How to override Scala's default numeric type when defining a field

Scala FAQ: How do I override the default numeric type that Scala assigns when I declare an Int, Long, Short, Float, or Double val or var field?

Back to top

Solution

If you assign 1 to a variable, Scala assigns it the type Int:

scala> val a = 1
a: Int = 1

Usually this is a good thing, but if you want something else, like a Long,Short, etc., you need to tell Scala what numeric type you want. The following examples show one way to override simple numeric types:

scala> val a = 1d
a: Double = 1.0

scala> val a = 1f
a: Float = 1.0

scala> val a = 1000L
a: Long = 1000

Another approach is to annotate the variable with a type, like this:

scala> val a = 0: Byte
a: Byte = 0

scala> val a = 0: Int
a: Int = 0

scala> val a = 0: Short
a: Short = 0

scala> val a = 0: Double
a: Double = 0.0

scala> val a = 0: Float
a: Float = 0.0

Spacing after the colon isn’t important, so you can use this format, if preferred:

val a = 0:Byte

According to the Scala Style Guide, those examples show the preferred style for annotating types, but I personally prefer the following syntax when assigning types to variables, specifying the type after the variable name:

scala> val a:Byte = 0
a: Byte = 0

scala> val a:Int = 0
a: Int = 0

Hex values

You can create hex values by preceding the number with a leading 0x or 0X, and you can store them as an Int or Long:

scala> val a = 0x20
a: Int = 32

// if you want to store the value as a Long
scala> val a = 0x20L
a: Long = 32

In some rare instances, you may need to take advantage of type ascription. A post on Stack Overflow shows a case where it’s advantageous to upcast a String to an Object. The technique is shown here:

scala> val s = "Dave"
s: String = Dave

scala> val p = s: Object
p: Object = Dave

As you can see, the technique is similar to this recipe. This upcasting is known as type ascription. The official Scala documentation describes type ascription as follows:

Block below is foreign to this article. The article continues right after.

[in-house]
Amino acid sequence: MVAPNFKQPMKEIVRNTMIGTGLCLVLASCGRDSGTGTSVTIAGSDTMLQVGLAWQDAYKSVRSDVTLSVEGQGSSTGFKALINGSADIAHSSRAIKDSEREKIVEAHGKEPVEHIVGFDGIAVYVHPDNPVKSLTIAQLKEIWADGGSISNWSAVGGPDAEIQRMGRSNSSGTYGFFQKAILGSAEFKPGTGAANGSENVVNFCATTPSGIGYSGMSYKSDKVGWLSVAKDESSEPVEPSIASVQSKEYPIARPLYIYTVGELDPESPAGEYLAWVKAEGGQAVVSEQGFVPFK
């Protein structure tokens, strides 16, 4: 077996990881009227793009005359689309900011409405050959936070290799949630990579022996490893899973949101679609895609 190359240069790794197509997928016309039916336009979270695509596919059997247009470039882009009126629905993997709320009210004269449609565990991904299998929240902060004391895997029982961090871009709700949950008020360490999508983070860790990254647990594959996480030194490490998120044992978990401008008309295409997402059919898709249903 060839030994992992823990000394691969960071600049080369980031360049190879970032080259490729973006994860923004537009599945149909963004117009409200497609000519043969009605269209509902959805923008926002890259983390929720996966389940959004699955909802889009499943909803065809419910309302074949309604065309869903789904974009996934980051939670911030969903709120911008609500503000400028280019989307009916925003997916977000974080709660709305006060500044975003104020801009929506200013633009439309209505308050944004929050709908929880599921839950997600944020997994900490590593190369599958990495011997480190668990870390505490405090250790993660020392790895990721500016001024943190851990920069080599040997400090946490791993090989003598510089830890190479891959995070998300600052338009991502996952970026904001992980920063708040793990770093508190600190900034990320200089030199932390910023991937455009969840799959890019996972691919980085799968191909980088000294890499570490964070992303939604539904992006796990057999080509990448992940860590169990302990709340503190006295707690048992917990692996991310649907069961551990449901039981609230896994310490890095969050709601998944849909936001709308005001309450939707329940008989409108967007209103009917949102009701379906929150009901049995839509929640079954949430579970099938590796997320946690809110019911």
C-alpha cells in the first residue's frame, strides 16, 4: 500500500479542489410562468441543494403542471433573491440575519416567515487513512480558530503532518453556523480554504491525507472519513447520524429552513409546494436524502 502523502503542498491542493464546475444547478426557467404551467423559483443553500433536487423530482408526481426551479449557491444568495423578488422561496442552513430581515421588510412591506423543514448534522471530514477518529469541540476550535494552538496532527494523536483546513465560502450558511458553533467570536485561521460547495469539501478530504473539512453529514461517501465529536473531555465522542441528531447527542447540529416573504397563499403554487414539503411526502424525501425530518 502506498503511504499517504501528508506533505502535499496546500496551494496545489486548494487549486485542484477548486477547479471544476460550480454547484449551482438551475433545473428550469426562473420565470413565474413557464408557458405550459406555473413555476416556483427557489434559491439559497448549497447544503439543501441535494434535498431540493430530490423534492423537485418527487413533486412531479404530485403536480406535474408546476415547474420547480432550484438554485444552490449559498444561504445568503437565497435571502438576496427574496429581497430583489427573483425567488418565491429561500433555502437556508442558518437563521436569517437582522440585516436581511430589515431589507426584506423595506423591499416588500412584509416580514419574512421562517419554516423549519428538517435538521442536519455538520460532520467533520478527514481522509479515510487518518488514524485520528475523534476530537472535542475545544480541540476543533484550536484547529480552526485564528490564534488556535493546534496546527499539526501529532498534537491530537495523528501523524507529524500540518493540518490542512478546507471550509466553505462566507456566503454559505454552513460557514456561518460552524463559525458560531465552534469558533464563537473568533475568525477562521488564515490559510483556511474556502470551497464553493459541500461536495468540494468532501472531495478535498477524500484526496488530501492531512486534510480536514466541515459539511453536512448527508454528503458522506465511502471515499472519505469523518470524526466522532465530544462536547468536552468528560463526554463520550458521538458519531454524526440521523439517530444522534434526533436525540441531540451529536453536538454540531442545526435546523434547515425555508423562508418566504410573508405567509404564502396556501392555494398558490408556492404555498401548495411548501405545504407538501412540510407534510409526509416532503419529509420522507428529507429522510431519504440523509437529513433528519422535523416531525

Ascription is basically just an up-cast performed at compile time for the sake of the type checker. Its use is not common, but it does happen on occasion. The most often seen case of ascription is invoking a varargs method with a single Seq parameter.

Back to top

Discussion

It’s helpful to know about this approach when creating object instances. The general syntax looks like this:

// general case
var [name]:[Type] = [initial value]

// example
var a:Short = 0

This form can be helpful when you need to initialize numeric var fields in a class:

class Foo {
    var a: Short = 0     // specify a default value
    var b: Short = _     // defaults to 0
}

As shown, you can use the underscore character as a placeholder when assigning an initial value. This works when creating class variables, but doesn’t work in other places, such as inside a method. For numeric types this isn’t an issue -- you can just assign the type the value zero -- but with most other types, you can use this approach inside a method:

var name = null.asInstanceOf[String]

Better yet, use the Option/Some/None pattern. It helps eliminate null values from your code, which is a very good thing. You’ll see this pattern used in the best Scala libraries and frameworks, such as the Play Framework. An example of this approach is shown in Recipe 12.4 of the Scala Cookbook, “How to Process Every Character in a Text File.”

Back to top

See Also

  • See Recipe 20.5 of the Scala Cookbook, “Eliminate null Values from Your Code,” and Recipe 20.6, “Using the Option/Some/None Pattern,” for more discussion of this topic.
  • The Scala Style Guide
Back to top

The Scala Cookbook

This tutorial is sponsored by the Scala Cookbook, which I wrote for O’Reilly:

You can find the Scala Cookbook at these locations:

Back to top

Add new comment

Anonymous format

  • Allowed HTML tags: <em> <strong> <cite> <code> <ul type> <ol start type> <li> <pre>
  • Lines and paragraphs break automatically.